I found out that the winds from the Atlantic Ocean warms up the air and doesn't make for sufficient conditions for huge amounts of snow. Along the US East Coast, however many thanks to the many lakes that dot our landscape, winters can be very very harsh.

This Friday morning as I stepped out of my apartment building, I was confronted by a winter wonderland. Snow had started to fall at 4AM and four hours later, there must have been about 3 inches of it everywhere. My world had suddenly been painted in white and honestly, even for a non-fan of winter, this is a beautiful sight. White snow everywhere - except for the streets, everywhere else snow had not yet been touched by the salt that many use to sprinkle on the sidewalks to melt it, not yet yellow because the dogs weren't taking their strolls yet and not yet slushy. Just perfect white dusting everywhere.



As I walked to the subway station however, it felt as though I was in a snowball fight with the heavens. Huge bits of snow flew everywhere and there was no way you could get away from it. No graceful fragile snowflakes like in Lyon here - we had New York snow. The kind that was determined to beat the records in terms of accumulations.

I took more pictures from my office window, after surviving the commute. The visibility was probably a block away. They say by 10AM there was already 5 inches of snow in Central Park. Almost an inch of snow an hour had been descending on us.




And then after lunch, the snowfall stopped, the gray clouds dissipated and the sun came out. The skies were blue and it was very bright everywhere. It was even more beautiful!




The difference 9 hours can make weather-wise when you are in New York City. In the end, six inches of snow had fallen on Central Park. I stayed in the office despite the urge to play hookie and enjoy the park - my favorite past time after a snowstorm. Probably because as I child I have never had th chance to play in snow. So for me, til now it is of childish delight to walk through knee deep fresh snow on the pathways around the huge park, walk the kids sled and just embrace the whole scenery.

And winter doesn't officially begin until 21 December 2005!

In France: As a "Deaf-Mute"

Coming to France not familiar with the language can be a frustrating experience. When I downloaded for my iPod my “In-flight French: Learn before you land” I thought I was set to go. I knew my basic phrases: hello, where, how much, and what. I would realize later that I was far from being ‘set to go’. My French pronunciations mixed with my Tagalog accent was simply too confusing for most of the people I would strike conversations with. I ended up giving up and just harnessing all the charm I can muster while begging if anyone “parlez vous anglais?”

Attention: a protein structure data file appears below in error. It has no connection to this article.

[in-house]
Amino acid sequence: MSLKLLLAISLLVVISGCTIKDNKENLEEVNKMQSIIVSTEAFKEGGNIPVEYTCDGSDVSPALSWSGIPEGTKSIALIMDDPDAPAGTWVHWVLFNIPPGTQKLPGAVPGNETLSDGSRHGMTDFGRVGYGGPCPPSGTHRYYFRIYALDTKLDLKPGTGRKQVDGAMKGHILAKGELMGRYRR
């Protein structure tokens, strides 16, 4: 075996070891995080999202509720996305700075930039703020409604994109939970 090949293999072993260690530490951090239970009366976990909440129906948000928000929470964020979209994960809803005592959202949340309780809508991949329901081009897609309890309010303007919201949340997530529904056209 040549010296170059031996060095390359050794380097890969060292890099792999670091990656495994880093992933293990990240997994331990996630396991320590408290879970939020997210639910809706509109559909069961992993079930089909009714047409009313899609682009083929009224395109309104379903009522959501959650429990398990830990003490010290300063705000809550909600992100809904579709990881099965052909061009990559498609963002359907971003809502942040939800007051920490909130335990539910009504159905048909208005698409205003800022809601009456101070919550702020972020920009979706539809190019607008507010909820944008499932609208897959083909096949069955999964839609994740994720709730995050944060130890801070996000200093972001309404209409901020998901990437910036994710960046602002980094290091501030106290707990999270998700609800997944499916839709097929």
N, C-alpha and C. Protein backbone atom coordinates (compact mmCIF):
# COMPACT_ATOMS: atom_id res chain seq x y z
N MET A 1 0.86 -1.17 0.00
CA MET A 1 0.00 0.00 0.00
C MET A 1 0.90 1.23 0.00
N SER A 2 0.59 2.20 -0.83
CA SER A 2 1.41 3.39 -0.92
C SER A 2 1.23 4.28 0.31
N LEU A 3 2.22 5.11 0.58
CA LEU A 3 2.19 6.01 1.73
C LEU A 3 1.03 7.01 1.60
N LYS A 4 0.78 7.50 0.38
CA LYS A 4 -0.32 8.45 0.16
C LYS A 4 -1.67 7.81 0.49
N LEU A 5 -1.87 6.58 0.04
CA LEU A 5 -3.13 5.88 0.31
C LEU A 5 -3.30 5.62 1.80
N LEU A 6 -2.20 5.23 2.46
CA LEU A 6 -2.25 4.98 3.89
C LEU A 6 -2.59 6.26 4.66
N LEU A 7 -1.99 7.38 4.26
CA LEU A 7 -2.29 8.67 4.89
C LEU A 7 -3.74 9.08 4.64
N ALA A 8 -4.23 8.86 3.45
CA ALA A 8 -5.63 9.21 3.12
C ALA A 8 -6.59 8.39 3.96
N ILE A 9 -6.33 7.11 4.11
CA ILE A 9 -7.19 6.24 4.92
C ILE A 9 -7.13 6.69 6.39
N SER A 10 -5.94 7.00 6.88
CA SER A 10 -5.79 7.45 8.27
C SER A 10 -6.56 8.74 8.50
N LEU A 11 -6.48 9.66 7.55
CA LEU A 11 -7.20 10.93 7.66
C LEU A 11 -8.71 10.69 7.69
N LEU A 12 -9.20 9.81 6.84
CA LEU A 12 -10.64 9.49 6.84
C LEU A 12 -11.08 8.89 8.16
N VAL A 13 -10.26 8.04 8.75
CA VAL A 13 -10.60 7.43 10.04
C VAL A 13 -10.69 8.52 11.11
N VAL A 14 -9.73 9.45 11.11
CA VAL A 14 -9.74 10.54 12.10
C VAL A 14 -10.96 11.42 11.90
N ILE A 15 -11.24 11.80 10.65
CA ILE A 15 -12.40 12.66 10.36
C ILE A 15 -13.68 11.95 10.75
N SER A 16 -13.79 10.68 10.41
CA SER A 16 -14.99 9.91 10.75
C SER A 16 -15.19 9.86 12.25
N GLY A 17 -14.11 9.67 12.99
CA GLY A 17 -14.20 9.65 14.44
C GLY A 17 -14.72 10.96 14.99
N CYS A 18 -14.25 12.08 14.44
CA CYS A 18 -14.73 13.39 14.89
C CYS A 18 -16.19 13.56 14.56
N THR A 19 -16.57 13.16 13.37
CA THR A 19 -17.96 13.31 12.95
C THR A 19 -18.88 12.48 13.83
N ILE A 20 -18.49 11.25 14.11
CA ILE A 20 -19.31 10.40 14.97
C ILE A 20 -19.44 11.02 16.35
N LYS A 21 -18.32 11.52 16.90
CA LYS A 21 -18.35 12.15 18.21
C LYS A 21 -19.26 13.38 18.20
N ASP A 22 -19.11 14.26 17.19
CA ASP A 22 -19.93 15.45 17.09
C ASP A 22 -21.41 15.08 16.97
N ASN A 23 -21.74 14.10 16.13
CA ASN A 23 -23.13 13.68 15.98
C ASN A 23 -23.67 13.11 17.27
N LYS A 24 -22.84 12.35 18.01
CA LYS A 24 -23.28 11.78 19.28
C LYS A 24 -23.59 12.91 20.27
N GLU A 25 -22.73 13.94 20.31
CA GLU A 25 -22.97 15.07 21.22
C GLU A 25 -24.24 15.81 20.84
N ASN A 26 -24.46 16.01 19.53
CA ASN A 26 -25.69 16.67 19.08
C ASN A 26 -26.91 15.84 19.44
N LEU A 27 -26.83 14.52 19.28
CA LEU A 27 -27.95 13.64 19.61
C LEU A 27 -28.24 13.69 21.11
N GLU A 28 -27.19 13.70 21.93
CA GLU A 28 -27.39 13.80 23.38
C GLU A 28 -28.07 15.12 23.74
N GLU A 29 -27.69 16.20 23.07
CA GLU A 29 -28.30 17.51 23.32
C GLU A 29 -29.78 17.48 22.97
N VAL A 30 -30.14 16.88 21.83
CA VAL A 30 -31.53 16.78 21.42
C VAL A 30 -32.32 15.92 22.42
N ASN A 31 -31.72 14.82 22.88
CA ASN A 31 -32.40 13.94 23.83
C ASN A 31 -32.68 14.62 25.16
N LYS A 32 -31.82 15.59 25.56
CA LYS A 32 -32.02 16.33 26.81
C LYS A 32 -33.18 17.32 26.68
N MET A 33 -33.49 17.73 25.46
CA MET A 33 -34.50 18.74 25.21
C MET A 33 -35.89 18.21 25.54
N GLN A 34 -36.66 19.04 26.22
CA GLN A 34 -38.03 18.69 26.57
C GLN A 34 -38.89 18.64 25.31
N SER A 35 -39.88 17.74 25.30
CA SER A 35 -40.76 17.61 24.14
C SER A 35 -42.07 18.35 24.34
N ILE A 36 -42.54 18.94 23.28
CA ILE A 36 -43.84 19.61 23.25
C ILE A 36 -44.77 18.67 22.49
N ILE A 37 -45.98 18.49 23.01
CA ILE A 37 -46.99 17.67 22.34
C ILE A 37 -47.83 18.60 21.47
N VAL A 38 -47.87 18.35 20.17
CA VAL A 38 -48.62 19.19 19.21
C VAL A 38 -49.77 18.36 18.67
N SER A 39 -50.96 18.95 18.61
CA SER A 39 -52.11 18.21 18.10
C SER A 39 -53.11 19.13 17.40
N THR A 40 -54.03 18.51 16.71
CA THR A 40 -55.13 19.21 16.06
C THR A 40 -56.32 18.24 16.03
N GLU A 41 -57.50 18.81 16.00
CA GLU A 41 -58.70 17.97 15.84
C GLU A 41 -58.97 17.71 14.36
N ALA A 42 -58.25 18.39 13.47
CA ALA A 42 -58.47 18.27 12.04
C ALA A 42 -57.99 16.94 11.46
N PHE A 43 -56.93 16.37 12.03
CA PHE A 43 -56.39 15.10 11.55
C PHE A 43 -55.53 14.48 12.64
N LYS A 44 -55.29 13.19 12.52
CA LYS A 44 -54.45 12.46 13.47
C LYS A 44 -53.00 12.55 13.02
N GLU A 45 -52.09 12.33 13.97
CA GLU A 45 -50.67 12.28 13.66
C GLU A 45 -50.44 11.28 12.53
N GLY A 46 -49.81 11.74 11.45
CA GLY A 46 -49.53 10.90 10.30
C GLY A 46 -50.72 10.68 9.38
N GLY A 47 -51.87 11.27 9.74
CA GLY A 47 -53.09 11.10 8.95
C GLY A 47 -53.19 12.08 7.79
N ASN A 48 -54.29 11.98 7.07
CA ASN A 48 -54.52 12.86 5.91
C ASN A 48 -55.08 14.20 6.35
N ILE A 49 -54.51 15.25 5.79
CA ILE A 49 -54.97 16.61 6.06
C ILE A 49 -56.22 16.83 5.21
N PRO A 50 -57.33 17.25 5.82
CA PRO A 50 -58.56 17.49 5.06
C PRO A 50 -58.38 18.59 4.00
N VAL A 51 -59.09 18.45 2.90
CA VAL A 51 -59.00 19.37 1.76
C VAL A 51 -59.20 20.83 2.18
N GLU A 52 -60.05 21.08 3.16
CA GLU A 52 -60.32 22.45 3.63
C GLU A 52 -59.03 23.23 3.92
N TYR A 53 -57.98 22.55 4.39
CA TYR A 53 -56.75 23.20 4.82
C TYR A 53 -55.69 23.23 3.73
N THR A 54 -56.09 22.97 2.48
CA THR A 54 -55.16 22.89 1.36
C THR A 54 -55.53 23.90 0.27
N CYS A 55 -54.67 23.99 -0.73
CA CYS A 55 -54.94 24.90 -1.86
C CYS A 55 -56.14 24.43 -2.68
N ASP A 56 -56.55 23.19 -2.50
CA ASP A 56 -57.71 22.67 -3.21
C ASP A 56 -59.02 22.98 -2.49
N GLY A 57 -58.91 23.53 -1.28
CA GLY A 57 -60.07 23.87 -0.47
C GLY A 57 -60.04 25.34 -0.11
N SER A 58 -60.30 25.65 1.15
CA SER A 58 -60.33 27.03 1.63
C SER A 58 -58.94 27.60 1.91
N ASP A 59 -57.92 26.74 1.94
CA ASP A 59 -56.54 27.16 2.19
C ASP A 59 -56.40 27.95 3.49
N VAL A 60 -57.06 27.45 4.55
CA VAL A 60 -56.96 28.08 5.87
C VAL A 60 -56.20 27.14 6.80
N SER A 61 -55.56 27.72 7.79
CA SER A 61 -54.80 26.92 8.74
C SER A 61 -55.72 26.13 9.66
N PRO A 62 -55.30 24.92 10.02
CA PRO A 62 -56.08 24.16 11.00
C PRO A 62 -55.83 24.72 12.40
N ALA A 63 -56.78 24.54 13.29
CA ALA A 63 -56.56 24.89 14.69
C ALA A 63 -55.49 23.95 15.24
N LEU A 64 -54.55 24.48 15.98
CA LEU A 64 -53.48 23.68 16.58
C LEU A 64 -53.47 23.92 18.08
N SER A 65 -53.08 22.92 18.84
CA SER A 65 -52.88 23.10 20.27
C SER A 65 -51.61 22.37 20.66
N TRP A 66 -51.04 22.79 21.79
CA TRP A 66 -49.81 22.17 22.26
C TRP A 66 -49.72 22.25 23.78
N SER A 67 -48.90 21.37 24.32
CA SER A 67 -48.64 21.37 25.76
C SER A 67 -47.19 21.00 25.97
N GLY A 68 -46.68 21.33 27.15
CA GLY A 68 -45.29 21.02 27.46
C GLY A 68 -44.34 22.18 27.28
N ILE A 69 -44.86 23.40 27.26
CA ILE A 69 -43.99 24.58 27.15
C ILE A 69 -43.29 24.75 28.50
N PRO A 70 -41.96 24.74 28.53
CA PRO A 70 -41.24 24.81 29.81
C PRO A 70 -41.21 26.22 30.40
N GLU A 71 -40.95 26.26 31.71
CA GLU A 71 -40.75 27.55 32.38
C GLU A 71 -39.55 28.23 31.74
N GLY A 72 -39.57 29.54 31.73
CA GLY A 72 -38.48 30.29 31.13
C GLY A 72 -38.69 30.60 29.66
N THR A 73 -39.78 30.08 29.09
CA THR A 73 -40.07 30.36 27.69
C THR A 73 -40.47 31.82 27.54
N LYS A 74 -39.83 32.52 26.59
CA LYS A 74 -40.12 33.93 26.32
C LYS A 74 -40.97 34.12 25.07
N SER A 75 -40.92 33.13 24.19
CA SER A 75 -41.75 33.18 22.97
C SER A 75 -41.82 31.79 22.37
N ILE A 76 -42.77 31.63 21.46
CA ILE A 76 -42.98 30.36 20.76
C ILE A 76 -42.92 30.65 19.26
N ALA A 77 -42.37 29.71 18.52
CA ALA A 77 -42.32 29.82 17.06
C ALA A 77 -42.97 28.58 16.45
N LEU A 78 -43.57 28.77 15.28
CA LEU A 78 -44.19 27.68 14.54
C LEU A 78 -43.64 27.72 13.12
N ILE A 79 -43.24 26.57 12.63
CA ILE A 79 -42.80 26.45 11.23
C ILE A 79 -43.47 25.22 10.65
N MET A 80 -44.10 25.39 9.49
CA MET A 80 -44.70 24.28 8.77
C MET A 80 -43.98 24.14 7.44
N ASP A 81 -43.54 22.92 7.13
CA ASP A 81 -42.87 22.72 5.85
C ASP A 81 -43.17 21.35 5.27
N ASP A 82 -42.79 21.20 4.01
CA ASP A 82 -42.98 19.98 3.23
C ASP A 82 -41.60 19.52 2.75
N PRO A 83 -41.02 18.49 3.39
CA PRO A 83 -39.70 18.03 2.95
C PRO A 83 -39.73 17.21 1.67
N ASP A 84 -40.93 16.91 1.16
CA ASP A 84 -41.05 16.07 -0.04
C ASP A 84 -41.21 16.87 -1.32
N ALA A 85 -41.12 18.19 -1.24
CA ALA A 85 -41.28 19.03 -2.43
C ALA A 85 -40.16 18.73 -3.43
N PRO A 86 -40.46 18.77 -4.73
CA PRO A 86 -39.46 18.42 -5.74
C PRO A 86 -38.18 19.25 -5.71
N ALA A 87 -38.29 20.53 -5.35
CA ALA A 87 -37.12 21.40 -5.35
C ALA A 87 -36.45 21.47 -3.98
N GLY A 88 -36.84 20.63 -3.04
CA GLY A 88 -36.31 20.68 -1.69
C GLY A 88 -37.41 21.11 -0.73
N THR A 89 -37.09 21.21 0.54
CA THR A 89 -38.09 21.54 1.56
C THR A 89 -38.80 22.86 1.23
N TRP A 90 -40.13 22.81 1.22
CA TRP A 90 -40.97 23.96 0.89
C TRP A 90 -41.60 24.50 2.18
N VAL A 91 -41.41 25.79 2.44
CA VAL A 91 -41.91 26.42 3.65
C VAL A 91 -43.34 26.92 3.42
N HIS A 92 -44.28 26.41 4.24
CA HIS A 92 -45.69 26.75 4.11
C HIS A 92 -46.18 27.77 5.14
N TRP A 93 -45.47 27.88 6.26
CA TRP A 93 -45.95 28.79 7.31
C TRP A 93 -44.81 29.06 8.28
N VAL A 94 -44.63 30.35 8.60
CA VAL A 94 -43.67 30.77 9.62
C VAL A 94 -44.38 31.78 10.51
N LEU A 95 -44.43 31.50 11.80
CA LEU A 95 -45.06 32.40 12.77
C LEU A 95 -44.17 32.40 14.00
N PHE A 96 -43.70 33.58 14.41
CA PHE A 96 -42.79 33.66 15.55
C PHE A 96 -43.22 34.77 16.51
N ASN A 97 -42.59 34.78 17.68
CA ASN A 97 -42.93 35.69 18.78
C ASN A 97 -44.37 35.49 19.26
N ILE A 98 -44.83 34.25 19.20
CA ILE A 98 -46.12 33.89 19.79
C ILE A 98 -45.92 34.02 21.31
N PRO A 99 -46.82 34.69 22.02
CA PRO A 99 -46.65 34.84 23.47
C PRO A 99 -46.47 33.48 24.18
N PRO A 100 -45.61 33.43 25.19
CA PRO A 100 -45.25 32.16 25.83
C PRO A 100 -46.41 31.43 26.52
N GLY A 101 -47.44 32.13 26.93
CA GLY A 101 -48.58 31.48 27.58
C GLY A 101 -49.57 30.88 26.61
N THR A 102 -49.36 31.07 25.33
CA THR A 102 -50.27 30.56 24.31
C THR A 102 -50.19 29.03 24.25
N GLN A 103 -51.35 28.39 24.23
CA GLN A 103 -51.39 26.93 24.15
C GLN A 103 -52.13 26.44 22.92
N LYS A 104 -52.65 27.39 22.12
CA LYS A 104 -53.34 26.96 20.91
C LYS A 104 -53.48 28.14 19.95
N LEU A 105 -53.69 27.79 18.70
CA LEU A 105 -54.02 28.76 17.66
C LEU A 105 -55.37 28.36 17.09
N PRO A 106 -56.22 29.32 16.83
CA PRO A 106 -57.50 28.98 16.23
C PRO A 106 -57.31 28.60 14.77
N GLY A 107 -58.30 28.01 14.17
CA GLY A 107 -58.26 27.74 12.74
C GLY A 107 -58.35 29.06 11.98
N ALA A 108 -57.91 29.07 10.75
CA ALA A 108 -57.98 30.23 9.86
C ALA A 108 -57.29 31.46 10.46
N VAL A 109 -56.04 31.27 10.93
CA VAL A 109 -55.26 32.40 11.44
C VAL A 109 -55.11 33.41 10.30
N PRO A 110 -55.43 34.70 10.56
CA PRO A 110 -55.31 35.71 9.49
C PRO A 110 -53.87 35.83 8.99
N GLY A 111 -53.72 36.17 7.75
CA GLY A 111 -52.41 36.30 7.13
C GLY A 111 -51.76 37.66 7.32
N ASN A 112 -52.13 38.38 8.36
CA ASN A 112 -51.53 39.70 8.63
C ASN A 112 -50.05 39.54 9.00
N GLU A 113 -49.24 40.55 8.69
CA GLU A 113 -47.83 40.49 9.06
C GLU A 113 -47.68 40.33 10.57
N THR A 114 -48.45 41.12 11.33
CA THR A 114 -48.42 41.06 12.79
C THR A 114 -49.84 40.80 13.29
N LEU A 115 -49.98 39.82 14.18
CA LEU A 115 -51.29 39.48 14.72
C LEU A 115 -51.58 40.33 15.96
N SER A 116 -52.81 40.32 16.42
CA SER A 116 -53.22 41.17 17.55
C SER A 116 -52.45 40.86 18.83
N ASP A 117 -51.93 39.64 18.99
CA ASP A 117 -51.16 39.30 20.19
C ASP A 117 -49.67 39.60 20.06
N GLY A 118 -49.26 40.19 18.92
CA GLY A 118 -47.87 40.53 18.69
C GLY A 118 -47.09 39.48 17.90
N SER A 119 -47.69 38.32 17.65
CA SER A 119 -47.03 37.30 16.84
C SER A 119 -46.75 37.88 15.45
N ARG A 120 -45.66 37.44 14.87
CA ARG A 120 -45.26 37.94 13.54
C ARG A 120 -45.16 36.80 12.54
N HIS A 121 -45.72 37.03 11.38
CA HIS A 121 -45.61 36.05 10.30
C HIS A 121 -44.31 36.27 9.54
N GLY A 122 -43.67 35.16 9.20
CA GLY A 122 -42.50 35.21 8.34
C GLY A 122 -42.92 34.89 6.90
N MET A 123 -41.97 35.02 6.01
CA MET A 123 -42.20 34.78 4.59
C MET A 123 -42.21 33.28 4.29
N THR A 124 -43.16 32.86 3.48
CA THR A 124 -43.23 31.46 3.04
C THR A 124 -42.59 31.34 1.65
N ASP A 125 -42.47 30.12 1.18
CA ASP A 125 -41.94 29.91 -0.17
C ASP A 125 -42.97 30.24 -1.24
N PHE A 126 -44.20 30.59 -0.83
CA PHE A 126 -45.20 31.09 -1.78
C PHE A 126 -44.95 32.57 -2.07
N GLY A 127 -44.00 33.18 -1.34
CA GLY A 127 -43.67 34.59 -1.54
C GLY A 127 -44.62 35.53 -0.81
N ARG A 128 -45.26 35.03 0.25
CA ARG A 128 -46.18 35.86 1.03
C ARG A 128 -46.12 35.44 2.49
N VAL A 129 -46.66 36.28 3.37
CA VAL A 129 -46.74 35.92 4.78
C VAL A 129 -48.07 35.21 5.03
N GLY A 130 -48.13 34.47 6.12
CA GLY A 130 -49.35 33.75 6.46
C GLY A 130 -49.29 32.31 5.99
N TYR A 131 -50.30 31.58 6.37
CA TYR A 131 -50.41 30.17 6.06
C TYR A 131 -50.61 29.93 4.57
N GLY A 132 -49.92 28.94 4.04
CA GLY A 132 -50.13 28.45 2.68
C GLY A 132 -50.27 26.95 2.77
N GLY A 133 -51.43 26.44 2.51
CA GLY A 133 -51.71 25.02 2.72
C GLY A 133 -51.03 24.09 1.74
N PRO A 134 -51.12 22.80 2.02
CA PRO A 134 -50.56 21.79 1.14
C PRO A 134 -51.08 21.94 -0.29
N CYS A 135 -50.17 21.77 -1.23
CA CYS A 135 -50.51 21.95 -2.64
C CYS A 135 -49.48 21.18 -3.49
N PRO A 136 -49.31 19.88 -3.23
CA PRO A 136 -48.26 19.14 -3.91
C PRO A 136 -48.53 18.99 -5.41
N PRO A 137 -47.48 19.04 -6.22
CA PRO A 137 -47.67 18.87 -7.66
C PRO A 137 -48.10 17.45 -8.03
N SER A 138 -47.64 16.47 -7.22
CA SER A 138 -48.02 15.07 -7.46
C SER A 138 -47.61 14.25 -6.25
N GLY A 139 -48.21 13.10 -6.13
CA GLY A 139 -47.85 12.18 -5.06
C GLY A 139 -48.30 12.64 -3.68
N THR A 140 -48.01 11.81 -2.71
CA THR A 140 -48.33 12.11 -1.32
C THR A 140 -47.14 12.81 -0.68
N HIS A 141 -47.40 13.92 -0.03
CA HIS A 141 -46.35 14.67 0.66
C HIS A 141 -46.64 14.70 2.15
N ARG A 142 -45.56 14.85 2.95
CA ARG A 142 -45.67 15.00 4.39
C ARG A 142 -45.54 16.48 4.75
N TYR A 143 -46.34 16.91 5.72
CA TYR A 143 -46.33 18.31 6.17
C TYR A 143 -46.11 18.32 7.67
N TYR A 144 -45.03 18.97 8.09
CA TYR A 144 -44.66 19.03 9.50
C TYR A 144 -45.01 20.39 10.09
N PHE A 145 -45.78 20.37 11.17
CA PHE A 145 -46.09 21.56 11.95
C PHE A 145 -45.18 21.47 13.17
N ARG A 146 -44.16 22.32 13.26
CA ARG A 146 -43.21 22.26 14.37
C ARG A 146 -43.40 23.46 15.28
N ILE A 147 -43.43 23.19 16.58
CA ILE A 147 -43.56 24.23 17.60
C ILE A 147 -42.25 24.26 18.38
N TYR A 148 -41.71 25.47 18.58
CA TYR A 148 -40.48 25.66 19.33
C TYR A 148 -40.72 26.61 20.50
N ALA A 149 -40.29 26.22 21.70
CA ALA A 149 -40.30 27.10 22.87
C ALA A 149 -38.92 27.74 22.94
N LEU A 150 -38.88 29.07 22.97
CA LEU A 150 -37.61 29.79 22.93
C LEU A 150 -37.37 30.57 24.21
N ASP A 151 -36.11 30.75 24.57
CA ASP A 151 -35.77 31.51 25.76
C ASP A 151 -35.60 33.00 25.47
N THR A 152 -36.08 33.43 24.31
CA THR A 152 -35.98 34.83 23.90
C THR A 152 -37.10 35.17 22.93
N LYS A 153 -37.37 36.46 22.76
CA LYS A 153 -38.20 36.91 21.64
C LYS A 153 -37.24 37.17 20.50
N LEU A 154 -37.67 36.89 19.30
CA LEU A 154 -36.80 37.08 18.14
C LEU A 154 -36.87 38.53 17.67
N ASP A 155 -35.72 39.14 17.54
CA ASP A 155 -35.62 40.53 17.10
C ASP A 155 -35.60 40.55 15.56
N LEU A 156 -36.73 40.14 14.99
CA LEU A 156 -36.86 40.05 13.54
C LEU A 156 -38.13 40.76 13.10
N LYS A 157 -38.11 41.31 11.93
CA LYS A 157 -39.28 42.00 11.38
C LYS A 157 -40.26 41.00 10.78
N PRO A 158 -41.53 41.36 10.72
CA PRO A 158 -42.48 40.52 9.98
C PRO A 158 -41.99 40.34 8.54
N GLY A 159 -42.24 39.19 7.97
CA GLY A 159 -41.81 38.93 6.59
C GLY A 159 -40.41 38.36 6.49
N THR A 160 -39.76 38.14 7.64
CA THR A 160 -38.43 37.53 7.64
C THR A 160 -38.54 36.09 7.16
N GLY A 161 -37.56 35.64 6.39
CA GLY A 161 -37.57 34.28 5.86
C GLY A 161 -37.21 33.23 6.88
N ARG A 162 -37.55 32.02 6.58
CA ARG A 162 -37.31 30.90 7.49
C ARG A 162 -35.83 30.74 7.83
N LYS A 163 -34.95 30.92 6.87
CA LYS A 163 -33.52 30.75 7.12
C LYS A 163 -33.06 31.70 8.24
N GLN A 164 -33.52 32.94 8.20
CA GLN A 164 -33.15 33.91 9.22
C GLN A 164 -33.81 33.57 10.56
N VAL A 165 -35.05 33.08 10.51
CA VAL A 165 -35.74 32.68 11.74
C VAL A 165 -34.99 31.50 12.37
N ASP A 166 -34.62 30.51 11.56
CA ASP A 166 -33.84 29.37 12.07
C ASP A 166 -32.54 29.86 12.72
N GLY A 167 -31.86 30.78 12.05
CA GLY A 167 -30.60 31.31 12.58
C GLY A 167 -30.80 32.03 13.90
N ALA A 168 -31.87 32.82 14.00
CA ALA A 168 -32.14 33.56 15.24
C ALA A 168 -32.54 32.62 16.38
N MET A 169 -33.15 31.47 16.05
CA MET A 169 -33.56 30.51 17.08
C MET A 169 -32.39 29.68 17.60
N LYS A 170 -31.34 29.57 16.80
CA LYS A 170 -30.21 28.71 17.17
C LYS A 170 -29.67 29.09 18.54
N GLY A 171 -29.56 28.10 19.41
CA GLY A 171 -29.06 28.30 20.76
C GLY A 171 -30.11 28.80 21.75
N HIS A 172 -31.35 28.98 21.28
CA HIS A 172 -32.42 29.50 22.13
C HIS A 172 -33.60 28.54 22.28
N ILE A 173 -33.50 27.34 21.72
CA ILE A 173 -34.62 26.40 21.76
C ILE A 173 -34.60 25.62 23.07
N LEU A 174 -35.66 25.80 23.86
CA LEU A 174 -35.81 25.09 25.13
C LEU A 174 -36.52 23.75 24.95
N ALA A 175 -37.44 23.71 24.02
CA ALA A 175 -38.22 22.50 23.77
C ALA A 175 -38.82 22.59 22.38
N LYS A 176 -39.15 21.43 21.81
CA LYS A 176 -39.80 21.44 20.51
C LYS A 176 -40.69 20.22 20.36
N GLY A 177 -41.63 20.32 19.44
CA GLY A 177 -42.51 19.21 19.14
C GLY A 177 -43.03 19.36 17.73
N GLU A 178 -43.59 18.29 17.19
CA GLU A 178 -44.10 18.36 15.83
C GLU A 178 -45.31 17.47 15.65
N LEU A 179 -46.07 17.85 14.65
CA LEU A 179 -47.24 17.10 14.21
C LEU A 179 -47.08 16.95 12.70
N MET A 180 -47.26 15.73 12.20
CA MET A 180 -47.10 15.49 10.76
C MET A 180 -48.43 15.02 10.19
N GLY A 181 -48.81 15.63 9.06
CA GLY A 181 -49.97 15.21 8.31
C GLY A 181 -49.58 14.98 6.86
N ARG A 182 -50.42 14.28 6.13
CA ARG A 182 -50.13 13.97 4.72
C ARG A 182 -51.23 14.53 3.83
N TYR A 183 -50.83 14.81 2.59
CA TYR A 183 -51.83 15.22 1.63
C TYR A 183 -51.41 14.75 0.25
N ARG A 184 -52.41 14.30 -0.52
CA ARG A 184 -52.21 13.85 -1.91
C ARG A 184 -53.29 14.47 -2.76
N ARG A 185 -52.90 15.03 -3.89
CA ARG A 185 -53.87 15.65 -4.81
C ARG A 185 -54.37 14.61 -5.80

When I decided to see Paris on my own, I felt the impact of being French-challenged. From the moment I had to get a day-pass for the train and the Metro, I had to request the station attendant to help me work the ticket machine that only gave instructions in French. She had been very nice, translating each query leading to my ticket purchase in English. After uttering endless ‘merci beaucoup’ I walked away with my pass to a day of adventure in Paris. I sat in the metro and listened to the train operator’s announcements on the PA system in French, totally clueless to what he was saying. I figured if the people all got off the train then that would mean that the train was no longer in service, otherwise it still meant I was going to be taken somewhere. I listened to the sounds around me and observed how people reacted to them.

In the few times I had tried my luck to asking for directions in French, either I received them back in English or hand signals. I couldn’t help but appreciate however the helpfulness and patience of the French with a lost tourist.

Once after asking ‘ou est le metro” a man patiently mouthed to me that it is 200 meters ‘a droite’. I thought I knew my basic French and that ‘a droite’ meant to the right or the opposite of ‘a gauche’ or to the left. So to make sure I got his instructions correctly, I repeated in English: 200 meters to the right…? He looked at me with surprise and then said: “no, a droite” to which I interpreted once more with “turn right?” He scratched his head and then responded in English, “200 meters straight”.